Picture your Future. Save for it by earning 1.5% on a 1-year Term Deposit Account! Learn more.

BlackRock Commentary: Income in the new macro regime

Jean Bovin – Head of BlackRock Investment Institute, together with Wei Li – Global Chief Investment Strategist, Alex Brazier – Deputy Head, and Bruno Rovelli – Chief Investment Strategist for Italy all forming part of the BlackRock Investment Institute, share their insights on global economy, markets and geopolitics. Their views are theirs alone and are not intended to be construed as investment advice.

Key Points

Why we favor bonds: We see bond yields staying high in the new macro regime – that means income is back as a portfolio driver. We stay nimble and granular across fixed income.

Market backdrop: U.S. stocks rallied from a four-week low last week after tech earnings beat. Yields fell even as data confirmed slowing growth and persistent wages and inflation.

Week ahead: This week we see major central banks hiking rates again. We don’t see cuts this year. We also expect U.S. jobs data to show a tight market still fueling wages.

Income is back as a portfolio driver as we see interest rates staying high in the new regime of macro and market volatility. We like bonds for income even if we don’t expect them to offset risk-asset slides as much as they did in the past – or gain in price from falling yields. We favor very short-term, high-quality government paper and emerging market (EM) local currency debt. We also see value in high-quality credit as we keep risk low on a six- to 12-month tactical horizon.

Yield is back: The share of fixed income indexes yielding over 4% is at its highest level since 2008 (see the chart). Global investment grade (IG) credit has come roaring back after a long drought (dark orange bars). We like income in bonds as a result. We also like that we can earn decent income from high-quality bonds without reaching into riskier parts of fixed income or even equities for dividends. We favor income in these bonds but don’t think they’ll play the ballast role of the past in portfolios. Policy rates used to fall quickly as an economic downturn struck, pushing yields lower – but we think sticky inflation makes that unlikely. That’s why we think long-term government bonds’ ability to offset selloffs in risk assets will be less now: We don’t see major central banks coming to the rescue of the economy with rate cuts this year. We see the Federal Reserve and European Central Bank hiking rates again this week even as growth takes a hit.

Leaning into income

In the new macro regime of heightened growth and inflation volatility, we like bonds for income rather than earning returns from falling yields or using them as a portfolio ballast.

We’re tactically overweight very short-term, high-quality government paper. Income is attractive, with limited credit and duration risk – or sensitivity to interest rate swings. Yet risks over raising the U.S. borrowing cap loom, with a deadline that could come sooner than initially expected as tax revenue comes in. We think a resolution will ultimately be reached. We see only a temporary rise in selected Treasury bill yields as the date nears when the U.S. Treasury might run into trouble making payments or need to prioritize debt payments over other obligations. Still, we could see market volatility and risk assets come under pressure as in past episodes. We remain modestly underweight U.S. stocks.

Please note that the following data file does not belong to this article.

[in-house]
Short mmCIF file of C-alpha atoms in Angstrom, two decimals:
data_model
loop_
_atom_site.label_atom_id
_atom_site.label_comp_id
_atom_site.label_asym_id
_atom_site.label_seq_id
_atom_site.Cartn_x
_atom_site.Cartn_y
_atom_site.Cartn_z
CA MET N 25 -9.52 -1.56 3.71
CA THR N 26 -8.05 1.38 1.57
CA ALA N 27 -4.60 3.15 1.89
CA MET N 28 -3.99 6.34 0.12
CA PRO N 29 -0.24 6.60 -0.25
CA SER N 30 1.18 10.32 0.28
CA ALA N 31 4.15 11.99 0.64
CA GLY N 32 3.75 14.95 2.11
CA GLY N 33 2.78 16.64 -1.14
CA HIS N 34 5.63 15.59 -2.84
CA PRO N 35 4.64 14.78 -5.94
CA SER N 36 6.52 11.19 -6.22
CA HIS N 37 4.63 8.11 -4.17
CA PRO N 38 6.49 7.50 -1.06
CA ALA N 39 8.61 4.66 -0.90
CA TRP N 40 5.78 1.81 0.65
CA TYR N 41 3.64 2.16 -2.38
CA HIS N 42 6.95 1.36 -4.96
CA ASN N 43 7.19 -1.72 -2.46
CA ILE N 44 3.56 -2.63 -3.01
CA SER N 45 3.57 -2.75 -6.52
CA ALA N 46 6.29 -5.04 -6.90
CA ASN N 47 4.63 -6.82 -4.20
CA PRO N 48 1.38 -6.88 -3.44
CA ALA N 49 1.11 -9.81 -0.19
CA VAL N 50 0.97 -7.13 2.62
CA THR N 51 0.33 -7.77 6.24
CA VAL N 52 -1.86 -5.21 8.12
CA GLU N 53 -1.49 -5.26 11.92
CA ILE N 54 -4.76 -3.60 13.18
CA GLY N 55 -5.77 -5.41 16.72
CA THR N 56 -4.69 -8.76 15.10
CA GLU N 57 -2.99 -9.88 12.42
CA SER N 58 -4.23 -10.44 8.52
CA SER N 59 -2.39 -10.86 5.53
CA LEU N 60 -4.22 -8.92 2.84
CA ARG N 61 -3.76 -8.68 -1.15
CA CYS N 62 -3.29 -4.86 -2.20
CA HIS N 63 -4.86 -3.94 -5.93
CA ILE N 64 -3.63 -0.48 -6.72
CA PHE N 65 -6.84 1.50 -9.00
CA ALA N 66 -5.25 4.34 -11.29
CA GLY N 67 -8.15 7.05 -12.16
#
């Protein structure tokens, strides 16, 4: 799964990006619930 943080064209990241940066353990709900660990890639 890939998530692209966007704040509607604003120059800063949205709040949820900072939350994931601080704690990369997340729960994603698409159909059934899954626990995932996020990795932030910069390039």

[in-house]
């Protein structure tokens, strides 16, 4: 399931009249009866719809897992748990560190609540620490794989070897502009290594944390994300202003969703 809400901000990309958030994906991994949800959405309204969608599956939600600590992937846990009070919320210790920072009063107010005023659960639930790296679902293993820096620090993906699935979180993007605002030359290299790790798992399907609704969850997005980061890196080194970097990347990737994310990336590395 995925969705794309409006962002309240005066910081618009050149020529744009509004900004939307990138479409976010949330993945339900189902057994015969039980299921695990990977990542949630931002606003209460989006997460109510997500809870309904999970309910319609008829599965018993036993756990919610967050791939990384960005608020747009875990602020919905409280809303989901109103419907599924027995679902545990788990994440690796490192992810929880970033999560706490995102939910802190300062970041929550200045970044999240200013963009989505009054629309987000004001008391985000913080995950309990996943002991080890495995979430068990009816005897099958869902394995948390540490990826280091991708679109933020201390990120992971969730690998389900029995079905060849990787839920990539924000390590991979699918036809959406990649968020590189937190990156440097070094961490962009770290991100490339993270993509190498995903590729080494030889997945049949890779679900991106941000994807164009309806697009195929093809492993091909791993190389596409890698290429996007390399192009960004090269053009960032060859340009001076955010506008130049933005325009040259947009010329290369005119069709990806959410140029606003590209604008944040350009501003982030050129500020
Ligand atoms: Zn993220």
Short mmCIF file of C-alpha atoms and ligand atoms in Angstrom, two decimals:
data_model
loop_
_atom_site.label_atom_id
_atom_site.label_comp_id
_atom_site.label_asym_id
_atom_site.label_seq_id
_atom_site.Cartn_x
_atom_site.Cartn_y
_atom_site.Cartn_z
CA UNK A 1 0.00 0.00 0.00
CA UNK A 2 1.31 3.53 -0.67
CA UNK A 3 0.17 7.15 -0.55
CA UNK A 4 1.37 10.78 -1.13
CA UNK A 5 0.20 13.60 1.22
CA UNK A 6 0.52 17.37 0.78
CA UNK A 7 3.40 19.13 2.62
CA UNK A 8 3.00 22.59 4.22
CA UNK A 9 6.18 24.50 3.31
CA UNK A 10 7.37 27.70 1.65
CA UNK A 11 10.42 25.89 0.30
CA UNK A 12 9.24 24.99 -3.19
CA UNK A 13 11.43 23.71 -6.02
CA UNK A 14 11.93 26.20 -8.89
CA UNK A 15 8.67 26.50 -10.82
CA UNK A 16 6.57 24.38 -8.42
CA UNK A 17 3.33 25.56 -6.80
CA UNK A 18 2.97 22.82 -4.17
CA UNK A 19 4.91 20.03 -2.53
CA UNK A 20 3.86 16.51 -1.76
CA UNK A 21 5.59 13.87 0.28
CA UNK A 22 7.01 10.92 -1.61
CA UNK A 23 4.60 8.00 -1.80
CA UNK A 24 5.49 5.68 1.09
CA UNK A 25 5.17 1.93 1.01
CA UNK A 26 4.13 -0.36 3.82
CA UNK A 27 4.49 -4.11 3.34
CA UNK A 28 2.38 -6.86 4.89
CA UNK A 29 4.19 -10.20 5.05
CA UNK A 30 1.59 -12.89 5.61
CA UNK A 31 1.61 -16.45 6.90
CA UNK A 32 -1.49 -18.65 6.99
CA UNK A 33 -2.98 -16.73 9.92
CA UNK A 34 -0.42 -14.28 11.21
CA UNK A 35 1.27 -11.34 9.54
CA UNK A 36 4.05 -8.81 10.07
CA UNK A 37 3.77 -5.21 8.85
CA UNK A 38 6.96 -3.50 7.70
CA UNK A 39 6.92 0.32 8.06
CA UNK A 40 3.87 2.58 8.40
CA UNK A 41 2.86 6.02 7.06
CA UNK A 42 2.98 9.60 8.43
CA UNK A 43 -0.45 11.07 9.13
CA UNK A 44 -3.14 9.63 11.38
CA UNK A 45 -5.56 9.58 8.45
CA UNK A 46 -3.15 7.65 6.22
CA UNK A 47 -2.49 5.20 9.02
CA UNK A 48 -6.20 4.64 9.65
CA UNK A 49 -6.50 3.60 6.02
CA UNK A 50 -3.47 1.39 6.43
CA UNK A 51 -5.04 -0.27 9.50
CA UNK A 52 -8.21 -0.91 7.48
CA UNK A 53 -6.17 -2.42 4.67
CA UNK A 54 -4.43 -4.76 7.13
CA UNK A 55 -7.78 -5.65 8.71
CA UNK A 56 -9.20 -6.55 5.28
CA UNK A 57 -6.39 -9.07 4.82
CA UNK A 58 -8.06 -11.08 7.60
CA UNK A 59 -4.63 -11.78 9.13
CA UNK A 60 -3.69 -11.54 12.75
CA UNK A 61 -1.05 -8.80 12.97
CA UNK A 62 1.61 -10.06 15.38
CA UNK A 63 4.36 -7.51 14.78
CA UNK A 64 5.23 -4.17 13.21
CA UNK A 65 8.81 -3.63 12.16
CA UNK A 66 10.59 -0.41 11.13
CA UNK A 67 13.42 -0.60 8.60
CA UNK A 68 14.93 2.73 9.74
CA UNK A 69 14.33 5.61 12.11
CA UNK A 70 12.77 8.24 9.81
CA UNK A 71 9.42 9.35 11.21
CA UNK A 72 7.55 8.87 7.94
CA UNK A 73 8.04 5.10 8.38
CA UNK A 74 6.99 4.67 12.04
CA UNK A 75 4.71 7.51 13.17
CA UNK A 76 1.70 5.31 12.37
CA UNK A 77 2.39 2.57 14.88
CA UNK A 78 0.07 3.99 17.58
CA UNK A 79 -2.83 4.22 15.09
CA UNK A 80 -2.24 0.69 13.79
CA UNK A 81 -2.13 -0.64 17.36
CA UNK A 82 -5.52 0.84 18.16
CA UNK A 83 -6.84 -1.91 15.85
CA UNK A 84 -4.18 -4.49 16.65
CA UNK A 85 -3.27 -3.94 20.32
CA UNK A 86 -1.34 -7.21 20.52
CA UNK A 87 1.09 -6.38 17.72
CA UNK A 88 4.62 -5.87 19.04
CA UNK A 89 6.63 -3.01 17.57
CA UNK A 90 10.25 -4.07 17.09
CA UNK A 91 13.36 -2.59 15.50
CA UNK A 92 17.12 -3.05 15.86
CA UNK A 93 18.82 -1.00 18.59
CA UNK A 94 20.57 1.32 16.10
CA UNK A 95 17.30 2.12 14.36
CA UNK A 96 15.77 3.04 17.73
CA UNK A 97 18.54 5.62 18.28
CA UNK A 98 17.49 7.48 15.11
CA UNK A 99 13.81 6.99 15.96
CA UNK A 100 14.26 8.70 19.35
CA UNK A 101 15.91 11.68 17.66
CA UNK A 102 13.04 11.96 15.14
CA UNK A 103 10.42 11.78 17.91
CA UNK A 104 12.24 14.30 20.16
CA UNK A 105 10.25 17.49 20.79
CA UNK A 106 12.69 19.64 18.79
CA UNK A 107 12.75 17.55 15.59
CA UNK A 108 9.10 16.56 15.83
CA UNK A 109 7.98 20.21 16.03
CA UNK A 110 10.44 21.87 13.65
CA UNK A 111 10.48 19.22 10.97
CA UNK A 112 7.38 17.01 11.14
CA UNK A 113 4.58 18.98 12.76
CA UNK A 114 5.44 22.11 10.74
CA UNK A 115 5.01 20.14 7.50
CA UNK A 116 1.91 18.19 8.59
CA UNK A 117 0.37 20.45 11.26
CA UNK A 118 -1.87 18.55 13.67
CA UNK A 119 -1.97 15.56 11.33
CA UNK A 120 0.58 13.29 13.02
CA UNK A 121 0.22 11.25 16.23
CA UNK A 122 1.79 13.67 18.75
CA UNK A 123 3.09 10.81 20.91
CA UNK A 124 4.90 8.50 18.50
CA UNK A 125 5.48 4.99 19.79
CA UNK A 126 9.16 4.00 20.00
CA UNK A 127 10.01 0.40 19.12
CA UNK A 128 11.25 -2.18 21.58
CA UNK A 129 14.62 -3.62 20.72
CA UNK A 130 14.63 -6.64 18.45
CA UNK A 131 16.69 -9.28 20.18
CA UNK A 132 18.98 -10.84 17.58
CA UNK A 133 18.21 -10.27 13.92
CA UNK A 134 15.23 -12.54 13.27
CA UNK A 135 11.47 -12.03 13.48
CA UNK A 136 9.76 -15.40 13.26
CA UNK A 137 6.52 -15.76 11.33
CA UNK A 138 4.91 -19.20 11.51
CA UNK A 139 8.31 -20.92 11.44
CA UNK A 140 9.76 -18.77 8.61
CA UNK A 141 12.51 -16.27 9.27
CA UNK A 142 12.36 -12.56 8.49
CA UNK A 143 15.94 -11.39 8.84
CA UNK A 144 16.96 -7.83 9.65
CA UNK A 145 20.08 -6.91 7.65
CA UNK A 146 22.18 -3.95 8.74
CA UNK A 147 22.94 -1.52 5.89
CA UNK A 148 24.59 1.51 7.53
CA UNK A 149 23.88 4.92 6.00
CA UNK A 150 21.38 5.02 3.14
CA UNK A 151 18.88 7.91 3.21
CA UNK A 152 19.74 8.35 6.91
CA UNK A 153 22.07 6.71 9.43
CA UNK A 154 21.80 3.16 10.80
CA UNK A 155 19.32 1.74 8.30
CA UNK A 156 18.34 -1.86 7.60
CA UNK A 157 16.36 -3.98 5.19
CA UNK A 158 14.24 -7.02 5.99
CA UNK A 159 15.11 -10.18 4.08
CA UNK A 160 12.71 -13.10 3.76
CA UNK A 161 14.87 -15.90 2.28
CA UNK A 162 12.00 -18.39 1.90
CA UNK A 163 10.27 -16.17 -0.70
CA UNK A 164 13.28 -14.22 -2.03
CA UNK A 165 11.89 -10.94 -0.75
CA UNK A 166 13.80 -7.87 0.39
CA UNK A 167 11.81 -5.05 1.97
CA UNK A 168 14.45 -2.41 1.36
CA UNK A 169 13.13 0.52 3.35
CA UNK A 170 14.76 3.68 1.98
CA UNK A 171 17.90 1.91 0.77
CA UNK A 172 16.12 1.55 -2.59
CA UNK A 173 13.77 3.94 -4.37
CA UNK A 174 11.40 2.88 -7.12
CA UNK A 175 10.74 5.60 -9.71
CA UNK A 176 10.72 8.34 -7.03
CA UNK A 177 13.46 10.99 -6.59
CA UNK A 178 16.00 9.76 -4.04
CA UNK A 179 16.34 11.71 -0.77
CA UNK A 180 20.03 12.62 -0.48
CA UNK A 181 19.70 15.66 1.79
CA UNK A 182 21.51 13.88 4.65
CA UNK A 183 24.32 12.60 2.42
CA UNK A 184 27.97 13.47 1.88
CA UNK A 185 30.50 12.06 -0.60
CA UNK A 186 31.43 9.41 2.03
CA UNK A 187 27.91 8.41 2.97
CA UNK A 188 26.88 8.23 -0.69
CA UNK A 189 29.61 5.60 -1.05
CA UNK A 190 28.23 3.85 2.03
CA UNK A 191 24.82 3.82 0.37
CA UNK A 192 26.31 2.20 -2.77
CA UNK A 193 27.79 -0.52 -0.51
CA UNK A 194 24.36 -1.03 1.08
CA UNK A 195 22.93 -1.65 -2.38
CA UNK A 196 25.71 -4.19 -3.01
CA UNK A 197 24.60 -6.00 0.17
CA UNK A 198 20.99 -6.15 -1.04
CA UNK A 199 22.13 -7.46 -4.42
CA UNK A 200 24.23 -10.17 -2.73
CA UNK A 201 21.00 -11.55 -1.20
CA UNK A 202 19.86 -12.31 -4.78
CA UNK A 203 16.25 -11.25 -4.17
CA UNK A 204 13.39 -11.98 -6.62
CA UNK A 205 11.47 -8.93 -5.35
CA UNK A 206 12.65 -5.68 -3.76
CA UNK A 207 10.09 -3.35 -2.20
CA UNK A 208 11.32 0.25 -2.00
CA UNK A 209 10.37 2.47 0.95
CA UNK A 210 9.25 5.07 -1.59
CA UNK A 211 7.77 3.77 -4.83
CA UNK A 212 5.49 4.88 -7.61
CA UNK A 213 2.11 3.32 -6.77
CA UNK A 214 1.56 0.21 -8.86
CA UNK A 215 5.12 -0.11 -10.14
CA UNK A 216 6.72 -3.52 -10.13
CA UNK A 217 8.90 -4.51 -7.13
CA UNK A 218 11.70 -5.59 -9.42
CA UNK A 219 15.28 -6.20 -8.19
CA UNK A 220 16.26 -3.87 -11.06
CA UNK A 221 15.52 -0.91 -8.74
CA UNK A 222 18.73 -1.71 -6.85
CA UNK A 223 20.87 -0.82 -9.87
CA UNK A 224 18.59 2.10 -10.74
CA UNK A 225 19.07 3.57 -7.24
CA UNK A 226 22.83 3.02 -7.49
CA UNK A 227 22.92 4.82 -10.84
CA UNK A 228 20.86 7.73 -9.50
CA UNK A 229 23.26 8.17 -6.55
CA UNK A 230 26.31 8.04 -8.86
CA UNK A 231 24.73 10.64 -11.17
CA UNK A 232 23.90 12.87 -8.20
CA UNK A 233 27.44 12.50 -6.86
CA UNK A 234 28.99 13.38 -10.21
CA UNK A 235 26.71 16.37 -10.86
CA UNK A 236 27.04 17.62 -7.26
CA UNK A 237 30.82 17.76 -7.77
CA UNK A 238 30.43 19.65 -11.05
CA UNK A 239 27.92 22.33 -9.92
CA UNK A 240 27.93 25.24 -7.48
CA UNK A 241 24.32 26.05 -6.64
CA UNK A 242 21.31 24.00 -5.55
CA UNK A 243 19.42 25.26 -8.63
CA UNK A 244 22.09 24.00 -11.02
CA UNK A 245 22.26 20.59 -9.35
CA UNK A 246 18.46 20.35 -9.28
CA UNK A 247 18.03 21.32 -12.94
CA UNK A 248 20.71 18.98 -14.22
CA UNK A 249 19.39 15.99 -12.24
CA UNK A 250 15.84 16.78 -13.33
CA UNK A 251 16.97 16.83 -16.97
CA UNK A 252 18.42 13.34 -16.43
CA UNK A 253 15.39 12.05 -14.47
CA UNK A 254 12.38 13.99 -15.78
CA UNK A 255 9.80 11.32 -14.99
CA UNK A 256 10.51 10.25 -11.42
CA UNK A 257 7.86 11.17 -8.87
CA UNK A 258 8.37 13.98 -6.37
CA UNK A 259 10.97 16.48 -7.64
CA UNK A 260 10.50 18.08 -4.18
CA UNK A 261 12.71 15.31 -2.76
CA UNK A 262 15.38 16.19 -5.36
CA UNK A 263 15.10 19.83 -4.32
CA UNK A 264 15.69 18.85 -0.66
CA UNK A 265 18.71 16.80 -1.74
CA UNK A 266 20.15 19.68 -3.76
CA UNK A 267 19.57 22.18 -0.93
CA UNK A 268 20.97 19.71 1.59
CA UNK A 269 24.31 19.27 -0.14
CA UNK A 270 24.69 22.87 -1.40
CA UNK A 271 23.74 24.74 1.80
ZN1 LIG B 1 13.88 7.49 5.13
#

We think investment grade credit offers good income, with yields around 5% globally. We’re tactically overweight European investment grade and prefer it to U.S. peers given more attractive valuations and its shorter duration. We put our new nimble playbook to work in March, cutting U.S. investment grade to neutral from overweight. We see less room for higher returns from tightening credit spreads but also see a decent amount of income with relatively limited risk compared with high yield. Still, we’re monitoring the impact of tighter credit and financial conditions as higher interest rates hit economic growth and reverberate through the banking sector. We’re also tactically overweight EM local currency debt on China’s powerful economic restart, peaking interest rate hikes and a broadly weaker U.S. dollar.

Bonds over stocks

Tactically, we prefer income from inflation-linked bonds over the dividend income provided by developed market (DM) equities. Equities can offer a sort of inflation protection if companies can pass on higher prices. But that depends on stocks reflecting the likely outlook for interest rates and growth – and we don’t think DM stocks are pricing the damage from higher rates that we see ahead. That’s a risk to dividends in the next 12 months – and the dividend yield of the S&P 500 is less than half of the 3.43% yield on the U.S. 10-year Treasury.

Bottom line: We see rates staying higher for longer in the new regime. That’s why we favor bonds for income. We like very short-term, high-quality government paper, EM local currency debt and high-quality credit.

Market backdrop

U.S. stocks rallied from a four-week low last week after tech earnings beat expectations, helping offset renewed regional bank woes. The U.S. two-year Treasury yield fell back near 4.0% even as the market eyes a Fed rate hike this week. U.S. PCE data showed consumer spending losing momentum over the course of the first quarter. Strong U.S. wage growth pointed to inflation settling well above 2% policy targets – why we believe hopes for rate cuts this year are misplaced.

This week’s focus will be on the Fed and ECB policy rate decisions. We think they’ll hike interest rates again – and we don’t see major central banks coming to the rescue with rate cuts this year as inflation remains sticky. We’re also watching U.S. jobs data where we expect to see ongoing labor market tightness. That is keeping wage growth and core inflation elevated.

Week Ahead

May 2: Euro area inflation and bank lending; U.S. job openings